This must be the place: Ain’t nobody slowing down no way, everybody’s stepping on their accelerator
It was about 4:30 a.m. when the cover of the hot tub was finally pulled off and we jumped into the warm waters in the early hours of New Year’s Day.
The air temperature was around 20 degrees, our current location less than two miles from the Canadian Border. The town of Rouses Point, New York (population: 2,200). My hometown until I graduated high school and put this place in the rearview mirror. The hot tub was on Smith Street, my childhood home (sold when I was in college) just up the road at the top of the hill.
It was one of my oldest friends, Ryan, his girlfriend, and myself. Hopping into the hot tub at Ryan’s parents’ house, seeing as his folks were gone to Maine to visit his older sister. Poaching the hot tub wasn’t planned for our New Year’s Eve adventure. But, like anything worthwhile in life, it just unfolded in that manner of happenstance and serendipity.
New Year’s Eve. I opened my eyes and stared at the ceiling in the guest room of my parents’ farmhouse, just outside of Plattsburgh, New York. Yawned and stretched, emerging from my slumber and meandering down the creaky wooden stairwell in the back of the house.
Make a pot of coffee. Cook up some eggs and sausage on the stove. Glass of orange juice. Glass of water. Two cups of coffee. Turn on the small TV in the kitchen corner. Watch the local news for the weather expected today. Eat with gusto, for it’s the last day of 2021. Another go-round on this hurtling rock through infinite space and time.
The plan for this final day on the calendar was to go for a trail run at nearby Point Au Roche State Park, get lunch with my mother, wander up to Rouses Point to pay my respects to my late cousin’s (Nate) gravesite, then head back to downtown Plattsburgh for unknown New Year’s Eve shenanigans.
Although the North Country landscape was covered in a thick layer of snow and ice pack, a slight rainstorm was expected at some point in the afternoon. The last week or so of below freezing temperatures now gave way to high 30s and low 40s, seemingly “warm” for these parts during this time of year. Threw on my Yaktrax spikes into my trail running shoes and trotted into Point Au Roche, pushing along these backwoods routes that bordered the ancient Lake Champlain.
Popping out at the end of Long Point, I stood there in the immense silence of a single entity immersed in the depths of Mother Nature. Then, I could hear the sound of the waves hitting the shoreline below. Soon, the trickling tone of freezing rain fell from above, through the trees and branches, ultimately dripping onto my windbreaker.
Gazing out onto the lake, I turned and glanced over at Plattsburgh situated across the bay. I thought of all those souls, whether lost or found (or lost again), buzzing around the small city, all of us reflecting on the end of another year. I smiled, wished them well, turned around and jogged back to the truck.
Ryan decided to join me in going to visit Nate’s grave in Rouses Point. Nate passed away unexpectedly last June at age 42. He was my first cousin, but more so he was one of my best friends, ultimately being the “big brother I never had.” When I was a little kid, he introduced me to rock music, to all of the bands I still love to this day. He would sit me down in his bedroom with a sly grin and go, “Listen to this.”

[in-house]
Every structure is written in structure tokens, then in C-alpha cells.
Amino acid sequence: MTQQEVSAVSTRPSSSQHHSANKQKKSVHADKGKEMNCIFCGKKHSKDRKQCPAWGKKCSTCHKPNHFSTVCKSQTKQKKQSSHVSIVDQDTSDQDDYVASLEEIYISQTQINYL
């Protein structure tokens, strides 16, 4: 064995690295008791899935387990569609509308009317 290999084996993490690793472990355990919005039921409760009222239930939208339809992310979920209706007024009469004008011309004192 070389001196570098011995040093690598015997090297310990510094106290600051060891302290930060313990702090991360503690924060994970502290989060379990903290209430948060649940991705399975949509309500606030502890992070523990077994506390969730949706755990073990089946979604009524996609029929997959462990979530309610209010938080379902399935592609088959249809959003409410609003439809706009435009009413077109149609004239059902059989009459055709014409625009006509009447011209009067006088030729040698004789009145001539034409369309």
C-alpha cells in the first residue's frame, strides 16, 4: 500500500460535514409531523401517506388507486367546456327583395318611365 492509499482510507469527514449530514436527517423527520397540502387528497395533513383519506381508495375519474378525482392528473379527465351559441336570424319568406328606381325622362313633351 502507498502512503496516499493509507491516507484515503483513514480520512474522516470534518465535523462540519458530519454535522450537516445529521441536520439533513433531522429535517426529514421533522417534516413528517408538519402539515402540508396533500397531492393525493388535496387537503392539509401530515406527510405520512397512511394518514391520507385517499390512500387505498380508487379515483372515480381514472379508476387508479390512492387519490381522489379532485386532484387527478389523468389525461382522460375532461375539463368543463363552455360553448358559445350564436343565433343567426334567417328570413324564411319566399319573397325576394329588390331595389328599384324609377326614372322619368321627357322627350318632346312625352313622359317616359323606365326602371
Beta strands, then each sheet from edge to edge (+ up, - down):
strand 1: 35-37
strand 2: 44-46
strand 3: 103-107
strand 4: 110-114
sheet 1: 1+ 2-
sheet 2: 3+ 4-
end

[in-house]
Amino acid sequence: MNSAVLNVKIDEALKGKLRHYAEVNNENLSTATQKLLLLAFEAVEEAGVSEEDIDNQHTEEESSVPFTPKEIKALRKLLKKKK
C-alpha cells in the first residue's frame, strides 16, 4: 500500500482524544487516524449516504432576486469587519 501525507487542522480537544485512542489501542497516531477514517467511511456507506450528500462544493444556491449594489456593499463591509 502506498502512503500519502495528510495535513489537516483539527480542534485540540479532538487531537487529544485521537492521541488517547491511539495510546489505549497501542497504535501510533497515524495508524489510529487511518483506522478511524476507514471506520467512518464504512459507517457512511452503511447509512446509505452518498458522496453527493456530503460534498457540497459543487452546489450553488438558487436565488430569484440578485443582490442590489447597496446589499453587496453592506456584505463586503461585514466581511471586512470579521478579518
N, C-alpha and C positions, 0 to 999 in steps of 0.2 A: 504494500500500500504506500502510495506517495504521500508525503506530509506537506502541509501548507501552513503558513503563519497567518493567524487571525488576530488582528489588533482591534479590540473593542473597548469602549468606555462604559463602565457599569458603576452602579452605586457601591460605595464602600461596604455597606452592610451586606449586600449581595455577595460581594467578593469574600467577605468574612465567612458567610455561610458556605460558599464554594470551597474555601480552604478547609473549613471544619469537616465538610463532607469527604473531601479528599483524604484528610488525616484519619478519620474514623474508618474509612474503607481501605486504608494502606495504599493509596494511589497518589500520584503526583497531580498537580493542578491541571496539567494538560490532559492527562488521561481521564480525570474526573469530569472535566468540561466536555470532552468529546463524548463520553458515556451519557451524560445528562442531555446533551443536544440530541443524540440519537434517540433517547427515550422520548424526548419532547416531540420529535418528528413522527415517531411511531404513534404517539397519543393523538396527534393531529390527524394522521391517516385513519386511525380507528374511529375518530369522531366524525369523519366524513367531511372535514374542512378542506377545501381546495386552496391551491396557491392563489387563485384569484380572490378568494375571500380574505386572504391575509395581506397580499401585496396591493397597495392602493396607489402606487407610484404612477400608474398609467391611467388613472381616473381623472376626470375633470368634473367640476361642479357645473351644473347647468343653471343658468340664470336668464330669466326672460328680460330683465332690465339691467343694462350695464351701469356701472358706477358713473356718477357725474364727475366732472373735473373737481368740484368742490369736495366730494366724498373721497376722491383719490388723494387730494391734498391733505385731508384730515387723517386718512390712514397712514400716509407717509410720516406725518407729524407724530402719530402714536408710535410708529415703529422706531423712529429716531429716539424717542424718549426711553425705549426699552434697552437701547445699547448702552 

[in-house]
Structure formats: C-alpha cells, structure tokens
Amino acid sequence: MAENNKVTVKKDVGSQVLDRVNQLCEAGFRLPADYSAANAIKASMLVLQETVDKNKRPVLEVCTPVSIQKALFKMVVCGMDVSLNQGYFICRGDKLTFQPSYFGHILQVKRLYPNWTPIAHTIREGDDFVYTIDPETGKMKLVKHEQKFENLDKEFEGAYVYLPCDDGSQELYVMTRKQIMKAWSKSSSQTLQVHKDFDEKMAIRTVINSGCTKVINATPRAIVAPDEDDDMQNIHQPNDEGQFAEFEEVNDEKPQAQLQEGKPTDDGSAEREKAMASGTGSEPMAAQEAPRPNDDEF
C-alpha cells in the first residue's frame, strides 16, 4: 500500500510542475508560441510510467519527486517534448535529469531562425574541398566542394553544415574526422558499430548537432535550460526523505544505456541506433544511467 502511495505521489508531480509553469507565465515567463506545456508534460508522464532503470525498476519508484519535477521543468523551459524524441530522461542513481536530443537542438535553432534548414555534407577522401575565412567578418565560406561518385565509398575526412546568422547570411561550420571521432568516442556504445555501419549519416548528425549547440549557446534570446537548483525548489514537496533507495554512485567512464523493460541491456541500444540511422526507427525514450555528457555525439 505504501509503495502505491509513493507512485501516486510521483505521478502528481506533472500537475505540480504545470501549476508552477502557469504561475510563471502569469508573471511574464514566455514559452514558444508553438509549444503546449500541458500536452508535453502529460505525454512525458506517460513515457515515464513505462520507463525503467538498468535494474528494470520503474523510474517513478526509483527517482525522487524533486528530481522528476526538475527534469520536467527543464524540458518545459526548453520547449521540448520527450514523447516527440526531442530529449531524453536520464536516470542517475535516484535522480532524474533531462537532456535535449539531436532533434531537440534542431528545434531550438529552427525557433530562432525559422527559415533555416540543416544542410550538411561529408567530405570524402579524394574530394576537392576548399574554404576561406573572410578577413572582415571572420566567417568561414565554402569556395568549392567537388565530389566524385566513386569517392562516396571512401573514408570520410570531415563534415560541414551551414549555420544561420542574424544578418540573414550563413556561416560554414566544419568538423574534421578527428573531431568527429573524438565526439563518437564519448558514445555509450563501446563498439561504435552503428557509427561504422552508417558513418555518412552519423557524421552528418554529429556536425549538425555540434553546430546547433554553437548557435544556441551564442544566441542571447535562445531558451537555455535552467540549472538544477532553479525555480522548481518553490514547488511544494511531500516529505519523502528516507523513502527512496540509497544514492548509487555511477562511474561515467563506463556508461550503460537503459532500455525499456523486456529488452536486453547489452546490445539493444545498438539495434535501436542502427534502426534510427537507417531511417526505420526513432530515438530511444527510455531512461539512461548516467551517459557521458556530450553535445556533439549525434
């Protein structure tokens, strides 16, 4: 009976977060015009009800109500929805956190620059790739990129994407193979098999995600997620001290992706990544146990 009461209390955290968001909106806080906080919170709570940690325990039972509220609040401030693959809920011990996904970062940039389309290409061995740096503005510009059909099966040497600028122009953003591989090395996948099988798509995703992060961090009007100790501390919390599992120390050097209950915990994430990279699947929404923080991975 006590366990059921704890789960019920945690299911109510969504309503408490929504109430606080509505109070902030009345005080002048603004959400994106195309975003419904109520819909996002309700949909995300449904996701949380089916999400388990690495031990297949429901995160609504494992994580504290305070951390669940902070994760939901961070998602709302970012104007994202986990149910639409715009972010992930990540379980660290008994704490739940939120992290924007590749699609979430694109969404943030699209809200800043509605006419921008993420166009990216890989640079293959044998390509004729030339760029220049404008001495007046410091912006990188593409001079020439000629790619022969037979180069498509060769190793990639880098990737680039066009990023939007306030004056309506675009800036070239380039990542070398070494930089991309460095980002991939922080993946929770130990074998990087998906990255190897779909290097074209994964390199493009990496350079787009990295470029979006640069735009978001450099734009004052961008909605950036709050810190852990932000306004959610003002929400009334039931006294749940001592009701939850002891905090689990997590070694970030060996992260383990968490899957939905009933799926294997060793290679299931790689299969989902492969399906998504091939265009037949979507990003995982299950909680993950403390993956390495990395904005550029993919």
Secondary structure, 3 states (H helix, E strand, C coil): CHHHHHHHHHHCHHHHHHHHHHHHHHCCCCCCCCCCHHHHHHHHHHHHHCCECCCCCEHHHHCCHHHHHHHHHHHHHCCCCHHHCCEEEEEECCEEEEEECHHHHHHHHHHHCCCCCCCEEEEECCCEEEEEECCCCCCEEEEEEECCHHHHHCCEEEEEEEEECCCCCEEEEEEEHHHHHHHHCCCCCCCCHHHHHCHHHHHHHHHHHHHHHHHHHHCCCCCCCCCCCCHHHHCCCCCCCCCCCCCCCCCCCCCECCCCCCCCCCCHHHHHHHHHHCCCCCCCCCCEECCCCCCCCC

Just as it got dark and the frozen landscape of the Champlain Valley got quiet, we rolled up to the cemetery, an endless cornfield behind the rows and rows of headstones. Leave the truck lights on and walk over to his grave (I hadn’t been back since they placed the headstone).
I placed a drink token from our beloved Monopole bar in Plattsburgh on his headstone and poured a full beer out in his honor. I told him I loved and missed him. Kissed my fingers and placed them on the headstone. I then walked back through the wet snow and drove away.
Before we left town, Ryan and I stopped at the local American Legion for a quick beer and meal. That simple intent led to he and I staying there for a few hours, seeing as a several of our old high school friends happened to walk through the door. Faces I’ve known since elementary school. Faces I haven’t seen in years, but they still know me as good as anybody, and vice versa.
That American Legion encounter parlayed itself into all of us heading across town to our friend’s house to watch the ball drop. Ryan called up his girlfriend and told her to join us once she got done work. The Plattsburgh shenanigans were scrapped for a totally by-chance New Year’s Eve celebration in a hometown I hadn’t really dove back into in many moons.
The ball dropped in Times Square. The champagne was poured. Tall tales from back in the day rehashed over hearty laughter and a sense of camaraderie that will never be broken by distance or time apart. By 3 a.m. it was goodbye hugs. Ryan, his girlfriend and I left to crash at his parents’ humble abode.
It was about 4:30 a.m. when the cover of the hot tub was finally pulled off and we jumped into the warm waters in the early hours of New Year’s Day. The air temperature was around 20 degrees, our current location less than two miles from the Canadian Border.
With nightcaps in-hand, we saluted each other, and the moment we had found ourselves in, too — one of togetherness and solidarity. Talk of our trials and tribulations that occurred in the last year. But, more so, we spoke of hopes and dreams for the unknown days, weeks and months ahead in 2022. Onward.
Life is beautiful, grasp for it, y’all.